We are built on a much broader base than finance alone can provide. Under "one country, two systems", Hong Kong is both part of China and blessed with our own economic, social and legal systems. We are a global city with an open market, happily married to the free flow of capital, goods and information. Our free enterprise system benefits from the rule of law and our independent judiciary. We are simply the world's freest economy. A city that has long attracted business from the Mainland and throughout the world creates confidence, and confidence is what business wants.
     Indeed, we are home today to over 8 200 foreign and Mainland companies, more than 1 400 of which serve as regional headquarters. Eurasian companies are most welcome to join us here in Hong Kong, where the playing field for business is always level, always open to companies wherever they come from.
     It helps that our taxes are as low and uncomplicated as you'll find anywhere. And, I'm pleased to say, they're about to go even lower. In my maiden Policy Address delivered last month, I announced new tax measures geared to benefit small and medium-sized companies. Specifically, our profits tax rate on the first HK$2 million - that is just under US$260,000 - of a company's profits will soon be cut in half, to 8.25 per cent. In addition, we will give companies a 300 per cent tax deduction on the first HK$2 million of their research and development expenditure, with the remainder set at a 200 per cent deduction.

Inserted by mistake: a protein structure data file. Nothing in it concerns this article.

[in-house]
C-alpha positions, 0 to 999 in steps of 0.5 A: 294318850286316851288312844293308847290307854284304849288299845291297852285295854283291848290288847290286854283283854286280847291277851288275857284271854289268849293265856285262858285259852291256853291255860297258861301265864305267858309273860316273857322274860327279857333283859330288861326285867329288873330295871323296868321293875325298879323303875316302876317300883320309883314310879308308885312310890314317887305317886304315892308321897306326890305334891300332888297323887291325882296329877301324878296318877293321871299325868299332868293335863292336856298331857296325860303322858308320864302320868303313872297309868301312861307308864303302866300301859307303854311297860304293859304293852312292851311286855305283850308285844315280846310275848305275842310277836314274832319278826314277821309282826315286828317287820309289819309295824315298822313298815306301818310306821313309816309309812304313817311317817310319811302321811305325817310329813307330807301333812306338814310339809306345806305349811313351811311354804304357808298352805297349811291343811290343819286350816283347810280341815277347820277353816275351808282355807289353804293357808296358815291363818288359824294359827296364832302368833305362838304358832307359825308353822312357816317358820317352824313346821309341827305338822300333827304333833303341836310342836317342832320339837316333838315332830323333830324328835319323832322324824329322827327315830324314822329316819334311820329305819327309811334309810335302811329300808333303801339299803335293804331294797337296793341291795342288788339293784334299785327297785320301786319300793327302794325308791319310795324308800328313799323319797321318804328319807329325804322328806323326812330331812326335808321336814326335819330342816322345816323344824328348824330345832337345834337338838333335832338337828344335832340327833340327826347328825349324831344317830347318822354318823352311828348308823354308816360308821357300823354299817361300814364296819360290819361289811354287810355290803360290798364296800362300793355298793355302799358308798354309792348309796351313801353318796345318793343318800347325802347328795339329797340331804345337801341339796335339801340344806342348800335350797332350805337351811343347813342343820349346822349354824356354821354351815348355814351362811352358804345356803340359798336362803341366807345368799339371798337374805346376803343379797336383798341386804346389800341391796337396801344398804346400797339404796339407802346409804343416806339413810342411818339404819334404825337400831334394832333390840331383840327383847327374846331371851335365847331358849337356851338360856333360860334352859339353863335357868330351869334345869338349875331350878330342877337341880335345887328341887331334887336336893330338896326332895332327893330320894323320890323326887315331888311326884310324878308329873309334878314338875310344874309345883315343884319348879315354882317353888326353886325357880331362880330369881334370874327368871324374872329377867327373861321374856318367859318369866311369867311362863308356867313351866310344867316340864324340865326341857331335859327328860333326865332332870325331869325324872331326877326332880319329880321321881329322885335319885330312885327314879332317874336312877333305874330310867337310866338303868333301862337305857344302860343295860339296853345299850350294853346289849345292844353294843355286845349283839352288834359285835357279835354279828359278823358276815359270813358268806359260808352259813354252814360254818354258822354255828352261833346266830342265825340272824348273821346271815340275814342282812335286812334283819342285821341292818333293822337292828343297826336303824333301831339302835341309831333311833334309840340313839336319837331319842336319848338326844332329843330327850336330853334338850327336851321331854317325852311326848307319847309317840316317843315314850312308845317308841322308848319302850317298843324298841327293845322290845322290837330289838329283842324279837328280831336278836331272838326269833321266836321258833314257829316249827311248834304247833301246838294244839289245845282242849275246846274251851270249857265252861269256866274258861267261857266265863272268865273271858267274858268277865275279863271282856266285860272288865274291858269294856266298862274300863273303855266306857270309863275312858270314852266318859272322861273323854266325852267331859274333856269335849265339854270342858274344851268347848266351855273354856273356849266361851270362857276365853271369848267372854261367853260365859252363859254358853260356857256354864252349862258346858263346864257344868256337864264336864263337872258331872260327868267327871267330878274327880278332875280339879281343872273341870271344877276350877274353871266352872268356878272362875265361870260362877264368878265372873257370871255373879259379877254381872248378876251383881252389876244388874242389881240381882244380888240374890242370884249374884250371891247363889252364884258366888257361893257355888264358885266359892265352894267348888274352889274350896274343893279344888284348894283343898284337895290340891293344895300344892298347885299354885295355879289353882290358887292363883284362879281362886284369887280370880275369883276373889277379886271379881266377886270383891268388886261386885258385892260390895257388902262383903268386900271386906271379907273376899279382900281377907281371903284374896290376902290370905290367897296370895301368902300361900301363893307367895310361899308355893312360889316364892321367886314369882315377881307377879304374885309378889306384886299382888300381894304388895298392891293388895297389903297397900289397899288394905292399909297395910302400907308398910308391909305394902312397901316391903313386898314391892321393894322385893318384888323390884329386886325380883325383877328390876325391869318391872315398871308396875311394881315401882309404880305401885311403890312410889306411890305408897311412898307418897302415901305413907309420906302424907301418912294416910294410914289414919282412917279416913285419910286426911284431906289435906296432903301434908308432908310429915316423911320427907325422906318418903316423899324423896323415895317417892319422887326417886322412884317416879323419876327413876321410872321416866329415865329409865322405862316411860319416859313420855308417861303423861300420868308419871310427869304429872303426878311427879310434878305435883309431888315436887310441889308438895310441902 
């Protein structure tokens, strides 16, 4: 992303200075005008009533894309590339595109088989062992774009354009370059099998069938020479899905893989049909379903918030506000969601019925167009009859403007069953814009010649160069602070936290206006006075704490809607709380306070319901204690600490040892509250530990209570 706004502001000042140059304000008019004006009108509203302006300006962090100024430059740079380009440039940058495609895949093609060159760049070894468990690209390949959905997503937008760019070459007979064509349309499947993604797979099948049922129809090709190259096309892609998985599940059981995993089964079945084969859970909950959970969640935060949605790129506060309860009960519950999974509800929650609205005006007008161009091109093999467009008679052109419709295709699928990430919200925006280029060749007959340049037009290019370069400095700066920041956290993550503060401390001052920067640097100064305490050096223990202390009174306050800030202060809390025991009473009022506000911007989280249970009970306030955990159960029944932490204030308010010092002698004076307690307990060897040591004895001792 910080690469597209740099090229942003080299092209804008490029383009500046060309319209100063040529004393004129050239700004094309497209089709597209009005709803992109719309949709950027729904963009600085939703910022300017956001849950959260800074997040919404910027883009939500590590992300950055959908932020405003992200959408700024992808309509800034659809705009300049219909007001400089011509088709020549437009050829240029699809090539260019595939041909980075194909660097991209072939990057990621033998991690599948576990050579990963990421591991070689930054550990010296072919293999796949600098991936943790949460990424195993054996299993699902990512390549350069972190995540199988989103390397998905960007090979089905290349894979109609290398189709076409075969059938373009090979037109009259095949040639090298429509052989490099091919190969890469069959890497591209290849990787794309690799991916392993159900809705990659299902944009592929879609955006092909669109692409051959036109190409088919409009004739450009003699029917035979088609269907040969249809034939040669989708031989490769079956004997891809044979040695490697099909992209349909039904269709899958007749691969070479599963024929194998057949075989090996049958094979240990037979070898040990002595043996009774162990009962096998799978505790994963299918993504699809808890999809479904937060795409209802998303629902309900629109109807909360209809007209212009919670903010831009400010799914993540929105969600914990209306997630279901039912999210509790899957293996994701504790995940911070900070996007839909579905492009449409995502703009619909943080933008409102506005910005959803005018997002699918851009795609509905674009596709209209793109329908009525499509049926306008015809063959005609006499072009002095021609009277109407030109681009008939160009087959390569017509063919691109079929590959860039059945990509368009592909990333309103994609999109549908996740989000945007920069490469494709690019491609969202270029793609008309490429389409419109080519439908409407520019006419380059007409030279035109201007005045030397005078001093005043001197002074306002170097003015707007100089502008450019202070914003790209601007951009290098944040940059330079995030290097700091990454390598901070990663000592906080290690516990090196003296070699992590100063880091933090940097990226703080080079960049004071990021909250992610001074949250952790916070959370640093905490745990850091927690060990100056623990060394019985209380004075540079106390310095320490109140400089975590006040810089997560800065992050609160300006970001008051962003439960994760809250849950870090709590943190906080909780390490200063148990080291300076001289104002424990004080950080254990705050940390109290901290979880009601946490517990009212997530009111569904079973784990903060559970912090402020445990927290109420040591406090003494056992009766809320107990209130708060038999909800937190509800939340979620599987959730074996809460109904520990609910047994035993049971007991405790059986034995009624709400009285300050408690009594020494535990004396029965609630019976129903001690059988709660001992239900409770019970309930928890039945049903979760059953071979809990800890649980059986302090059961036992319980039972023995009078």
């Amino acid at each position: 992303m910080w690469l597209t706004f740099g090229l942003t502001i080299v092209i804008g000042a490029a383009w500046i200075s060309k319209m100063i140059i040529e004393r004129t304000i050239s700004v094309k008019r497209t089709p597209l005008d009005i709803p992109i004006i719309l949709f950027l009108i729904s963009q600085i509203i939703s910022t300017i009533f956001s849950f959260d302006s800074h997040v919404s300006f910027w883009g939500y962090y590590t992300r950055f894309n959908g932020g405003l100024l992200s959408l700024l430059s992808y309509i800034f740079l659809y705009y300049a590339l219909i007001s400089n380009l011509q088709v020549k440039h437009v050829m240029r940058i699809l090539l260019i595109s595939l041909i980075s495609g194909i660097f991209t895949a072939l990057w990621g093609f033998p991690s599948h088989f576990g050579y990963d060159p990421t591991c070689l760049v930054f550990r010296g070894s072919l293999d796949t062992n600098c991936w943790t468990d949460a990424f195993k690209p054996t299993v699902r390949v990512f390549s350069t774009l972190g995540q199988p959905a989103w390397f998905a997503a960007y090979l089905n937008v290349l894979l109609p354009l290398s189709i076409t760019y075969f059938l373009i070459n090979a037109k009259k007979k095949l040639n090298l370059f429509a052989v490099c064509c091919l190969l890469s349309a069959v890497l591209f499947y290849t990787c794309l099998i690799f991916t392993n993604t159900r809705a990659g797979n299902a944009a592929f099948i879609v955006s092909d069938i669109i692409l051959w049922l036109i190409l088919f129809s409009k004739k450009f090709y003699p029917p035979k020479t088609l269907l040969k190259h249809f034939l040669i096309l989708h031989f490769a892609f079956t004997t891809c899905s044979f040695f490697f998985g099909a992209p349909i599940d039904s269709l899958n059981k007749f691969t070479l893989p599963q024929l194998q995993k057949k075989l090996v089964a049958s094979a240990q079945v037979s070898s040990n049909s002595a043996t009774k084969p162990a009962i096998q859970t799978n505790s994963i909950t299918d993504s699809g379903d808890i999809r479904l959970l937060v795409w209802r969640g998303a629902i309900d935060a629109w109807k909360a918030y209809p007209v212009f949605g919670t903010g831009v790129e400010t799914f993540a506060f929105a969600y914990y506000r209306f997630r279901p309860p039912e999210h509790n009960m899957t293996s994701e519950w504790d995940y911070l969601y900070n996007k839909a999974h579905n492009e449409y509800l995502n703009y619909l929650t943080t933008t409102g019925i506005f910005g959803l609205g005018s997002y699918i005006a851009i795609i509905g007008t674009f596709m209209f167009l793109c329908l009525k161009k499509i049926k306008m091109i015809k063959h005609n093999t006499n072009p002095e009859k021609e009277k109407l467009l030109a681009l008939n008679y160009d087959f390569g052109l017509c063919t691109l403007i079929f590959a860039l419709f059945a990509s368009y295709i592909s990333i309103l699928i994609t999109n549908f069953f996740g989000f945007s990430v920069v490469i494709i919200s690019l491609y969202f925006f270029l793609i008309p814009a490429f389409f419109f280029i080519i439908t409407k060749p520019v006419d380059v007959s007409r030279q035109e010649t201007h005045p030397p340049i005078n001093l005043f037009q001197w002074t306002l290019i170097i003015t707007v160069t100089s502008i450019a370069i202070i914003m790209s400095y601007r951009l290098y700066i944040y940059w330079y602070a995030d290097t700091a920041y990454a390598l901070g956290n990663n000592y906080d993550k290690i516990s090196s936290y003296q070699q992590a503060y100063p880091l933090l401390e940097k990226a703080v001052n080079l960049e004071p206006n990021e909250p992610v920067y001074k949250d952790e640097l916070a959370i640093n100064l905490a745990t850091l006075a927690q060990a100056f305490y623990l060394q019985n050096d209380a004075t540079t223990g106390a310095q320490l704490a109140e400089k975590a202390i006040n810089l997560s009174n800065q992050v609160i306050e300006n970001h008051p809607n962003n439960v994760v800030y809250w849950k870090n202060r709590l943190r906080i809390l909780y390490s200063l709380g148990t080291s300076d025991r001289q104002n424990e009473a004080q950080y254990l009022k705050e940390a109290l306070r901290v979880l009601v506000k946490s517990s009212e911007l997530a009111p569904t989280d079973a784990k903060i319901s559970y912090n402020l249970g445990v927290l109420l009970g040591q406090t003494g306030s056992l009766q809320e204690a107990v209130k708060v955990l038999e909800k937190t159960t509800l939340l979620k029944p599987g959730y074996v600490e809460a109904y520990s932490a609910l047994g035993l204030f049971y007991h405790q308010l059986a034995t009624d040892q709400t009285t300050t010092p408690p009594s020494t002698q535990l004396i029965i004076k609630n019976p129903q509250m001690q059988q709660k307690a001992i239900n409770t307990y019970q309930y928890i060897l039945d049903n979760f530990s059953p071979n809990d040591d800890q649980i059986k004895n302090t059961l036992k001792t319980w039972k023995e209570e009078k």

It is in such a dynamic business environment that the fast-emerging opportunities presented by the Belt and Road will rise and multiply. Among others, infrastructure development is the driving force of the Belt and Road Initiative. In this respect, Hong Kong has much to offer in professional service areas such as consultation, planning, design, construction, project development, operation management and capacity building, etc. We have abundant seasoned professionals in such different sectors, and more importantly, our professionals have proven experience in working on such large-scale, international projects. As well, here you can find a wide range of world-class professional services including insurance, accounting, business and legal services, all of which combined creates a comprehensive and modern services platform that should be useful for Belt and Road pursuits.
     Ladies and gentlemen, the Belt and Road Initiative is the new driving force of the global economy over the next few decades, with strong emphasis on international co-operation. It will attract more international interactive trading systems and investment flows. Now is the time for us to awaken to the Belt and Road chimes. I believe with us jointly acting together, the Initiative will materialise into reality.
     Before I close, my thanks to the organisers for giving me this welcome opportunity to speak to you today. I wish the Forum every success, and I look forward to working with you all in connecting the continents, and the economies, of Europe and Asia through the outsized vision of the Belt and Road Initiative.
     Thank you very much.
Ends/Friday, November 3, 2017
Issued at HKT 14:31
Today's Press Releases  


The Chief Executive, Mrs Carrie Lam, delivers a keynote speech at the Belt & Road Innovation and Development Forum this morning (November 3).
The Chief Executive, Mrs Carrie Lam, attended the Belt & Road Innovation and Development Forum this morning (November 3). Photo shows Mrs Lam (front row, centre); the Secretary-General of the Shanghai Cooperation Organisation, Mr Rashid Alimov (front row, fourth right); Co-Chair of the Maritime Silk Road Society Mrs Regina Ip (front row, third right); the President of CEFC China Energy Company Limited, Mr Chan Chauto (front row, fourth left); Deputy Commissioner of the Ministry of Foreign Affairs of the People's Republic of China in the Hong Kong Special Administrative Region Mr Yang Yirui (front row, third left); and other guests.

Audio / Video

CE attends Belt & Road Innovation and Development Forum